Tesla cars can now park themselves in your garage

Tesla cars, the luxury electric vehicles, can now park themselves in your garage and could also, in a couple of years, drive across the country to pick you up.

In a software update released Sunday, Tesla has given its Model S and Model X vehicles the ability to open your garage door, enter, park and shut down. The only human intervention would be one click of a button. In the morning when you wake up and the walk out the front door, you could just "summon" your car with another button click.

The feature called Summon is laying the groundwork for much bigger plans however. Tesla boss Elon Musk said that within two years, people would be able to call their vehicle to drive itself from your home to meet you anywhere in the country – and charge itself along the way.

In a conference call ahead of the Detroit Motor Show, Musk gave the example of a customer in Los Angeles being able to summon their car to New York, all from their phone. It will synch with your calendar to know exactly when to arrive, Tesla said in a separate press release.

He followed up with a tweet reiterating his vision.

Tesla has asked customers to test the new feature on private property and owners of the Model S and Model X have posted videos online showing how it works.

Of course, Musk's vision will require regulatory backing to become reality. States across the U.S. will need to have uniform rules on driverless cars, something that currently appears a long way off. In addition, autonomous vehicles will need to be smart enough to deal with the number of obstacles that currently could hamper them. Renault-Nissan's chief executive Carlos Ghosn recently told CNBC that its self-driving cars are "confused" by cyclists.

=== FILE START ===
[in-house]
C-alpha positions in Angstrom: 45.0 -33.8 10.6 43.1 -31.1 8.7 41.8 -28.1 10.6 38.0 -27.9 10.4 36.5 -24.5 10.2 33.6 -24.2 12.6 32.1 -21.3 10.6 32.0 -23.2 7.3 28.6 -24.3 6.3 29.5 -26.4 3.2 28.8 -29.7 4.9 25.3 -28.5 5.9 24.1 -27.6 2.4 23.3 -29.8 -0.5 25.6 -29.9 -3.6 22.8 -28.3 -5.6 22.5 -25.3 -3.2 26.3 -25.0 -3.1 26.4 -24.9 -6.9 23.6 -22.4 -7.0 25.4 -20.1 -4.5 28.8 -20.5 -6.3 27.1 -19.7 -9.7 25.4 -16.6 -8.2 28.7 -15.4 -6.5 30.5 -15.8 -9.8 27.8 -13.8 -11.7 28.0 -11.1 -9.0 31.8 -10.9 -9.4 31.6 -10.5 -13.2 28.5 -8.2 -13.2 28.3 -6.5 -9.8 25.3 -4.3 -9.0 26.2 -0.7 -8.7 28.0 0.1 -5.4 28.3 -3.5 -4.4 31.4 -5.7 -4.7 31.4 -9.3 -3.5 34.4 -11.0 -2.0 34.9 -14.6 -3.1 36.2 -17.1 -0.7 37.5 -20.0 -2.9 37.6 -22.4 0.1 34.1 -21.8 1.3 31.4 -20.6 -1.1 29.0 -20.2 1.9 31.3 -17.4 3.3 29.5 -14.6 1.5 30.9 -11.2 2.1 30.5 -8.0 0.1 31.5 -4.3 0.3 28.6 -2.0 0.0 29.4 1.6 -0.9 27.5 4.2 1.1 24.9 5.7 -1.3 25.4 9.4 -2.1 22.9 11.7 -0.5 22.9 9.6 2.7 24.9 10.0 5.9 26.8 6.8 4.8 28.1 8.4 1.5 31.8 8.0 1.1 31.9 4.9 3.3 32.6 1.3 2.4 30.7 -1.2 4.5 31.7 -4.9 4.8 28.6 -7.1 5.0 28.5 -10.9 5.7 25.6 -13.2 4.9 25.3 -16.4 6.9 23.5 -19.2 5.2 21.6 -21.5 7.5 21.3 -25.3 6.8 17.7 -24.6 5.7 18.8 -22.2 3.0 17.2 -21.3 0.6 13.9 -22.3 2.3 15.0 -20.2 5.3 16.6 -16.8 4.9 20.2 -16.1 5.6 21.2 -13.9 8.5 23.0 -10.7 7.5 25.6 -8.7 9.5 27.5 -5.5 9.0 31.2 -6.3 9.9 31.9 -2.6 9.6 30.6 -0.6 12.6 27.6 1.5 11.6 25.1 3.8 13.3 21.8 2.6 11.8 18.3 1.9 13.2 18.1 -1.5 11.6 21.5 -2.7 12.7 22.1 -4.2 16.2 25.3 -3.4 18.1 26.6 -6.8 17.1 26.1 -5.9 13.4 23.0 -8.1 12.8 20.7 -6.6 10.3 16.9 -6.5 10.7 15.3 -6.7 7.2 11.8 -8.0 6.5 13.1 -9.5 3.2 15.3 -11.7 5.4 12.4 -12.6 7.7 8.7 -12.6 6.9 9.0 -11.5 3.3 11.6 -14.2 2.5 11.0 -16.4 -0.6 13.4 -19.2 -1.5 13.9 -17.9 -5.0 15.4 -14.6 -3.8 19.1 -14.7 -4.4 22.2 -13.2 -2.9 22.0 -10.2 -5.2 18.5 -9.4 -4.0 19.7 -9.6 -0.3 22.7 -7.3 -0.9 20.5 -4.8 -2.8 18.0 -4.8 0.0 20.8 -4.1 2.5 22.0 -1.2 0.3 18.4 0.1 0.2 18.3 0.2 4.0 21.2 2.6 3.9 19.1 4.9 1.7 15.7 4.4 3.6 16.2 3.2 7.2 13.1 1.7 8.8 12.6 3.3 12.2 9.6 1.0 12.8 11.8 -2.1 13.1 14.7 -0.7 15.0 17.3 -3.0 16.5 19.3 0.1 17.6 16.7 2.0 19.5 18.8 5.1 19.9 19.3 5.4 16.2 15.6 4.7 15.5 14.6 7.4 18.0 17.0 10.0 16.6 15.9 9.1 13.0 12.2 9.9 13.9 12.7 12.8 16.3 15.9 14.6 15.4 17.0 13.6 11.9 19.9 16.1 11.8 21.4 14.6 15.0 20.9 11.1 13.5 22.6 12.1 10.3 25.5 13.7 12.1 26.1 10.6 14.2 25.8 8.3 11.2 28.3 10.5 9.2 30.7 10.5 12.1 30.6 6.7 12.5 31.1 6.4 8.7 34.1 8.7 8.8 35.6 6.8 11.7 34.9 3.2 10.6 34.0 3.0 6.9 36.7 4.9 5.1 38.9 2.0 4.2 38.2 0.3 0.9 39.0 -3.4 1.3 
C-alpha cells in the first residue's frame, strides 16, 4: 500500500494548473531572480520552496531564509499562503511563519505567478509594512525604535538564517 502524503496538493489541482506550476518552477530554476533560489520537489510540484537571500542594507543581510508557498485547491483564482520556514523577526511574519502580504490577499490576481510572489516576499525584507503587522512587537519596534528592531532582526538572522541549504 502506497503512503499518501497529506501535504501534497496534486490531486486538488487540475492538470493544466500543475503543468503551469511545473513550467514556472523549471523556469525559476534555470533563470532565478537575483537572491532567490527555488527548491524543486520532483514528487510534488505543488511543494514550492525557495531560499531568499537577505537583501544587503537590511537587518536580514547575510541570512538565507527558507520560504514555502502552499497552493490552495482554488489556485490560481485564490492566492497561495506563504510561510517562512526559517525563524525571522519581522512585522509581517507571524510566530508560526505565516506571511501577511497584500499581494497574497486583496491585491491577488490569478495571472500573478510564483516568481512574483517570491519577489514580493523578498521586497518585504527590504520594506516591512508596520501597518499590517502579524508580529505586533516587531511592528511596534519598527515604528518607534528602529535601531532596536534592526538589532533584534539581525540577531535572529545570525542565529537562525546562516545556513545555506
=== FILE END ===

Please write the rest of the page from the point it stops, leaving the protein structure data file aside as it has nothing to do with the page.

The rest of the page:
Musk said that there was no evidence that any of the self-driving features of Tesla vehicles have resulted in accidents. The company is also gathering data from all the Model S cars on the road to improve their autonomous capabilities too.

Tesla is seen as one of the front runners in the race towards fully autonomous cars, but over the past year, a number of traditional vehicle manufactures and technology firms have been announcing their plans for the space. At the Consumer Electronics Show in Las Vegas last week, a number of companies from Volkswagen to BlackBerry announced their intentions for driverless cars.

The latest software release from Tesla follows an update in October called Autopilot which used information from the sensors of a Model S to allow the car to steer within a lane, change lanes at the tap of a turn signal and manage speed automatically.

Shares in Tesla are down 12 percent since the start of the year, amid the wider sell-off in markets. At the beginning of the month, the company reported that total vehicle deliveries for the fourth quarter of 2015 hit 17,400, at the lower end of its 17,000 to 19,000 guidance range.